error displaying on production web sites.
Set the maximum length of log_errors in bytes. In
error_log information about
the source is added. The default is 1024 and 0 allows to not apply
any maximum length at all.
This length is applied to logged errors, displayed errors and also to
$php_errormsg, but not to explicitly called functions
such as error_log().
When an integer is used, the
value is measured in bytes. Shorthand notation, as described
in this FAQ, may also be used.
Do not log repeated messages. Repeated errors must occur in the same
file on the same line unless
is set true.
Ignore source of message when ignoring repeated messages. When this setting
is On you will not log errors with repeated messages from different files or
If this parameter is set to On (the default), this parameter will show a
report of memory leaks detected by the Zend memory manager. This report
will be send to stderr on Posix platforms. On Windows, it will be send
to the debugger using OutputDebugString(), and can be viewed with tools
like » DbgView.
This parameter only has effect in a debug build, and if
E_WARNING in the allowed
If enabled, the last error message will always be present in the
If enabled, error messages will include HTML tags. The format for HTML
errors produces clickable messages that direct the user to a page
describing the error or function in causing the error. These references
are affected by
If disabled, error message will be solely plain text.
If enabled, turns off normal error reporting and formats errors as
XML-RPC error message.
Used as the value of the XML-RPC faultCode element.
The new error format contains a reference to a page describing the error or
function causing the error. In case of manual pages you can download the
manual in your language and set this ini directive to the URL of your local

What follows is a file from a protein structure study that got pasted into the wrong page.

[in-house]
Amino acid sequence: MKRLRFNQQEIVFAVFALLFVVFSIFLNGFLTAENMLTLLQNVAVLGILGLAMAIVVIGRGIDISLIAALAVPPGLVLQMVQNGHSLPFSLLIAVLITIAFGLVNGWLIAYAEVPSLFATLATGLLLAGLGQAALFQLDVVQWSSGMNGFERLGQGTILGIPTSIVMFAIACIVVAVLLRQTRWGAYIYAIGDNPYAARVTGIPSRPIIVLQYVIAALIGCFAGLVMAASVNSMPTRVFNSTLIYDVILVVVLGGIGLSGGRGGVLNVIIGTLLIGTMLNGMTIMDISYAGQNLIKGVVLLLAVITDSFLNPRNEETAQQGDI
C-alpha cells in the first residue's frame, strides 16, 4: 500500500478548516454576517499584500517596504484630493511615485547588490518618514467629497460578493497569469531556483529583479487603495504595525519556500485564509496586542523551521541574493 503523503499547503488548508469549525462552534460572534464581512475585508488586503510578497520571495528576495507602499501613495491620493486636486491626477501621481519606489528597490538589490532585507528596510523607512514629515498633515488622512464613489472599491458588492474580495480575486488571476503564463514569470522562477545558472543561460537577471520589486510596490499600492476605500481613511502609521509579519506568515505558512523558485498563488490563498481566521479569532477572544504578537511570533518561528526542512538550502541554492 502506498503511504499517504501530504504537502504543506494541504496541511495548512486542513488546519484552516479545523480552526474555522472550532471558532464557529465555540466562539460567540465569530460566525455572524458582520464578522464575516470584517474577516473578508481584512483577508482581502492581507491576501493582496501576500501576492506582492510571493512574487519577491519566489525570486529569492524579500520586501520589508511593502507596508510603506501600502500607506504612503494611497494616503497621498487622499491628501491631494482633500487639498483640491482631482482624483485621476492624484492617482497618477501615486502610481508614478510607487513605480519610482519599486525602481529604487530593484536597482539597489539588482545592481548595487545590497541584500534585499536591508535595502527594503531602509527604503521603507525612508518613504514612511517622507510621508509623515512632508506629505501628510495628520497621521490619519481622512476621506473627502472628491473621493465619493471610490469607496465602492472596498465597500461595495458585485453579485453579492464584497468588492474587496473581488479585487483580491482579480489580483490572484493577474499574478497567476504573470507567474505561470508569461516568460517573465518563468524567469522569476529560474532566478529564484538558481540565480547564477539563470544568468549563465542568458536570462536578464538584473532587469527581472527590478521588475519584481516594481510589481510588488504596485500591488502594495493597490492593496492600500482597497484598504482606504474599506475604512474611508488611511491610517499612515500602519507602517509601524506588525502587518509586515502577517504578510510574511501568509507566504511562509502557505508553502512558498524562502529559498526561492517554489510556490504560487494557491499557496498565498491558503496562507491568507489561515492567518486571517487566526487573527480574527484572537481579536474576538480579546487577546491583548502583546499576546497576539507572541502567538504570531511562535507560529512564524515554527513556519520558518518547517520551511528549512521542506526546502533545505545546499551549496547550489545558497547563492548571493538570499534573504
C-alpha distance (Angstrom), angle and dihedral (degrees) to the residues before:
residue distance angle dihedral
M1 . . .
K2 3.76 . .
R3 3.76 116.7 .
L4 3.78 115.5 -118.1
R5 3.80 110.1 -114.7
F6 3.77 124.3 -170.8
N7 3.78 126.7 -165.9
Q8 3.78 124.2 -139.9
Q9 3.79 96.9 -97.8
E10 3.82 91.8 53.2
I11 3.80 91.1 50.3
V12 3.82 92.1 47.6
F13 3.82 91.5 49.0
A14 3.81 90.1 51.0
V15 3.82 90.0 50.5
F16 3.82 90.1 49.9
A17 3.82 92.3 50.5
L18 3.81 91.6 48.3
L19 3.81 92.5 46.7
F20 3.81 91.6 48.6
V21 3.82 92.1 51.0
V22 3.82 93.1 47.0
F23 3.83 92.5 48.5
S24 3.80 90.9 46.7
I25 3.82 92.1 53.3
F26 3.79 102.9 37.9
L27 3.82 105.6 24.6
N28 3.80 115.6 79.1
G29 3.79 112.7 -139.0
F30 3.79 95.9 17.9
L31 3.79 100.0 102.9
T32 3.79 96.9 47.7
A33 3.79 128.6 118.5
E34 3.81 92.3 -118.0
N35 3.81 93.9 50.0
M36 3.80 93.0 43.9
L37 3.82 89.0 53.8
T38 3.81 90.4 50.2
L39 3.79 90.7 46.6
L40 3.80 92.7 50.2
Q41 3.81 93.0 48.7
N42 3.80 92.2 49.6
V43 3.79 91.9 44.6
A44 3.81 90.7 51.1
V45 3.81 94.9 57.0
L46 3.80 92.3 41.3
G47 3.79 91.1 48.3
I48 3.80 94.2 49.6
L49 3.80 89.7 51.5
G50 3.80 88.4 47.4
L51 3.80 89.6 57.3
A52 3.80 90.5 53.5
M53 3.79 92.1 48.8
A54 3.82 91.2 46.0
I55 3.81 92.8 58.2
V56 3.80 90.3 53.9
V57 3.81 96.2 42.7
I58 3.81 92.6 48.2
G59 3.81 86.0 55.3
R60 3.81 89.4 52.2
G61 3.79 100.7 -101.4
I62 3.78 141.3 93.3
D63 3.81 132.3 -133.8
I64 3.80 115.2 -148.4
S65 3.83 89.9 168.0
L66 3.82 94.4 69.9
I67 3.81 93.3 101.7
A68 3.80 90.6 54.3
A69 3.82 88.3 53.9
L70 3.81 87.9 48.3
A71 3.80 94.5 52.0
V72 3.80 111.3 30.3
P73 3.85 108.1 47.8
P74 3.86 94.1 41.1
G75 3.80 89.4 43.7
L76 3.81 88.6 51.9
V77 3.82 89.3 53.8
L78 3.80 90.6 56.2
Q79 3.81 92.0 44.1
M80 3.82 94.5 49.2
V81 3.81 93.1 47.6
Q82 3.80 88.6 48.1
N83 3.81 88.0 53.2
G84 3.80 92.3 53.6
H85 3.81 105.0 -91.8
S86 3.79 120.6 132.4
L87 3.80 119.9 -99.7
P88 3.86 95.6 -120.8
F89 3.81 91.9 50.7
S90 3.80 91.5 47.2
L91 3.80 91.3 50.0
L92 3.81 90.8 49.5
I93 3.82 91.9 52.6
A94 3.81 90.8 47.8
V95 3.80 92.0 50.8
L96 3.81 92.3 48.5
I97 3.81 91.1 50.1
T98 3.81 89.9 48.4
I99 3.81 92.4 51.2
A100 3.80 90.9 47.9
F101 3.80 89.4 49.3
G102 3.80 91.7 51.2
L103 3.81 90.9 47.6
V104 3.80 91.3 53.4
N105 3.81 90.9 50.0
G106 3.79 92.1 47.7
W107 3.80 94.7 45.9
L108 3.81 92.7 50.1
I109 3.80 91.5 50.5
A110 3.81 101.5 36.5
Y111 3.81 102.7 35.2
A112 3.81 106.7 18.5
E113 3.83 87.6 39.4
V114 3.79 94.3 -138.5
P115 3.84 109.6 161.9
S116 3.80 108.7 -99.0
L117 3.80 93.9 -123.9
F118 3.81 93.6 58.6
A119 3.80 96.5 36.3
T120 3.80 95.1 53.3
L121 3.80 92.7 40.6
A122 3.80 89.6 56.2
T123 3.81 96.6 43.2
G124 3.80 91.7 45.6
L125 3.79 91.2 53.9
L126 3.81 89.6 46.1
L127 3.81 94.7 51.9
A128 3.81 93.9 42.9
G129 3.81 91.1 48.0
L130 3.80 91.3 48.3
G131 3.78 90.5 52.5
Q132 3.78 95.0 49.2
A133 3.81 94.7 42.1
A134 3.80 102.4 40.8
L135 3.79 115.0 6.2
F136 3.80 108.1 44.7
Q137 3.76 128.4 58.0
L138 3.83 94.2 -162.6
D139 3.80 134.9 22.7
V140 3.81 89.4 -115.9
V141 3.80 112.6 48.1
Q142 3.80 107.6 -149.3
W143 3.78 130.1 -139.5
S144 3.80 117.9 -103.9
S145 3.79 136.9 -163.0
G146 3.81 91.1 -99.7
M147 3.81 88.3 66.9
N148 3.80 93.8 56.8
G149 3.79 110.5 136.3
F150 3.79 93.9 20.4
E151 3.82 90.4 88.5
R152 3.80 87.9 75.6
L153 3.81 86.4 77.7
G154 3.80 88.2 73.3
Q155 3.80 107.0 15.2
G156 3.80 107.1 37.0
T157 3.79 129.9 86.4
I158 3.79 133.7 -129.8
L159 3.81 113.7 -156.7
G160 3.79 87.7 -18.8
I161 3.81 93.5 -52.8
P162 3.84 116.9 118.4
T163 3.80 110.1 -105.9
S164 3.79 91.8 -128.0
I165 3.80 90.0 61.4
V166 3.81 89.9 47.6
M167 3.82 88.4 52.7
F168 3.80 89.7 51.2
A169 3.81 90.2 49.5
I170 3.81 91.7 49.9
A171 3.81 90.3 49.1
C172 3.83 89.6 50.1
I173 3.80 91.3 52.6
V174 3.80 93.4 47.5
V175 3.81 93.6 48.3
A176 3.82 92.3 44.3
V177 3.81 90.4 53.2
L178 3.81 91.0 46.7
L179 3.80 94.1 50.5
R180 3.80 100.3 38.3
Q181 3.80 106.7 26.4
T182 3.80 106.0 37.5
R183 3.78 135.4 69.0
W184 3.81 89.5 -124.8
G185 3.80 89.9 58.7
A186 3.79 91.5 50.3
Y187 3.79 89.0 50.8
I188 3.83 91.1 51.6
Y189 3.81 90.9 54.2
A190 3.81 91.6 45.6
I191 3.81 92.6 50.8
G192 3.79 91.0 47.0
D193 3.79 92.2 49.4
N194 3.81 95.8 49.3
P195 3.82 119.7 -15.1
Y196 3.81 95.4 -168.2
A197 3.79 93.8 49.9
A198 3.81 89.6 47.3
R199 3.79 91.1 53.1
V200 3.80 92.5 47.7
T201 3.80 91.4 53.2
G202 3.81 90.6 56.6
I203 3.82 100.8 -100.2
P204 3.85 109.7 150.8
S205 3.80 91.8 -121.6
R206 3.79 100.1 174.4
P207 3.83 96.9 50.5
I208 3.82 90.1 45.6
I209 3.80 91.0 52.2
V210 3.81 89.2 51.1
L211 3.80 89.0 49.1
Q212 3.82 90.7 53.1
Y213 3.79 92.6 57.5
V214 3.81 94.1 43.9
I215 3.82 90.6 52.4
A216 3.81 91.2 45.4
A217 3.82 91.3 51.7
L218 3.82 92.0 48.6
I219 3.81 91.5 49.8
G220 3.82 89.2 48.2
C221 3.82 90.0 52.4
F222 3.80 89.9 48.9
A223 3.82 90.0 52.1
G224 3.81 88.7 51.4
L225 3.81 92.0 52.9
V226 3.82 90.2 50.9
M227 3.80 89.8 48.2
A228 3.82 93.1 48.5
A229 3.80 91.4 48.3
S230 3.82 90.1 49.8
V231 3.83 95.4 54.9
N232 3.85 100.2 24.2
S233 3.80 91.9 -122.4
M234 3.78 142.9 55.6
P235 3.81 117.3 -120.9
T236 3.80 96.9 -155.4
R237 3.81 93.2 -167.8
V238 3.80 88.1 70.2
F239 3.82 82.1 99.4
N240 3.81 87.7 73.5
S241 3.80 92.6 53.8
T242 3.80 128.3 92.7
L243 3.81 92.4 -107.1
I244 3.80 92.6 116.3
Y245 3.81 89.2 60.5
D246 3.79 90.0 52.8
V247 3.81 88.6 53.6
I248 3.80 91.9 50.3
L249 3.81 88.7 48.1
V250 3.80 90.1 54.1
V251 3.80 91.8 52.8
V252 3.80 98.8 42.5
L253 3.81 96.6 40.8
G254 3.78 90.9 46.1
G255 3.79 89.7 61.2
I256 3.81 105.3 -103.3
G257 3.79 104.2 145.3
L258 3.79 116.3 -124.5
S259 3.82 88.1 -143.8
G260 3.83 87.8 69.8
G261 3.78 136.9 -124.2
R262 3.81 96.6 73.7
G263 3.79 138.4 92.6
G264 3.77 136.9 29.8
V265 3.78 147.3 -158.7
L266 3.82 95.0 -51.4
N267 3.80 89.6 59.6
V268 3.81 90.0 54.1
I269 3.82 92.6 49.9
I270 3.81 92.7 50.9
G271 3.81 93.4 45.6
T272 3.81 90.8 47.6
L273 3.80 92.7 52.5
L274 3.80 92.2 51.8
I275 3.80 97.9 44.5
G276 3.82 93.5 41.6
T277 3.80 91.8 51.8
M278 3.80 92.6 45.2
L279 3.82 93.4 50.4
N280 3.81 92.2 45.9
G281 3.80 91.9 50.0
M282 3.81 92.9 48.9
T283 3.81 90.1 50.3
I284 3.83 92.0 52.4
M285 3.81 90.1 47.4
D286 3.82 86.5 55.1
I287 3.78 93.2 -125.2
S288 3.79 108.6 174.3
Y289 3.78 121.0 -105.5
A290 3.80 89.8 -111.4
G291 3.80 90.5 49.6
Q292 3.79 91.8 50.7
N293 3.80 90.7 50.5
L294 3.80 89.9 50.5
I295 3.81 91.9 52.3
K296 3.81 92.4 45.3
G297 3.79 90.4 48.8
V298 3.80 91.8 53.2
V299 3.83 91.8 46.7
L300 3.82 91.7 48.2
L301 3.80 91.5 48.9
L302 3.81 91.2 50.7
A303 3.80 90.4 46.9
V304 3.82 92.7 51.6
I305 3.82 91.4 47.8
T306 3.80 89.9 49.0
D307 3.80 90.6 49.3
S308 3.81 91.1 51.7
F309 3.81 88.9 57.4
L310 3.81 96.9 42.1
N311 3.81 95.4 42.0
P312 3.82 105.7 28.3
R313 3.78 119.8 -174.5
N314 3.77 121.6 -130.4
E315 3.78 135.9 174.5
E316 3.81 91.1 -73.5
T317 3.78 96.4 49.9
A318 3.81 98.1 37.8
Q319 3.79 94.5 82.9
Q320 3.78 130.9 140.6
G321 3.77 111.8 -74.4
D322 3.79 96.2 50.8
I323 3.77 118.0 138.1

copy. If your local copy of the manual can be reached by "/manual/"
you can simply use
docref_root=/manual/. Additional you have
to set docref_ext to match the fileextensions of your copy
docref_ext=.html. It is possible to use external
references. For example you can use
Most of the time you want the docref_root value to end with a slash "/".
But see the second example above which does not have nor need it.
This is a feature to support your development since it makes it easy to
lookup a function description. However it should never be used on
production systems (e.g. systems connected to the internet).
The value of docref_ext must begin with a dot ".".
String to output before an error message.
String to output after an error message.
Name of the file where script errors should be logged. The file should
be writable by the web server's user. If the
special value syslog is used, the errors
are sent to the system logger instead. On Unix, this means
syslog(3) and on Windows NT it means the event log. The
system logger is not supported on Windows 95. See also:
If this directive is not set, errors are sent to the SAPI error logger.
For example, it is an error log in Apache or stderr
See also error_log().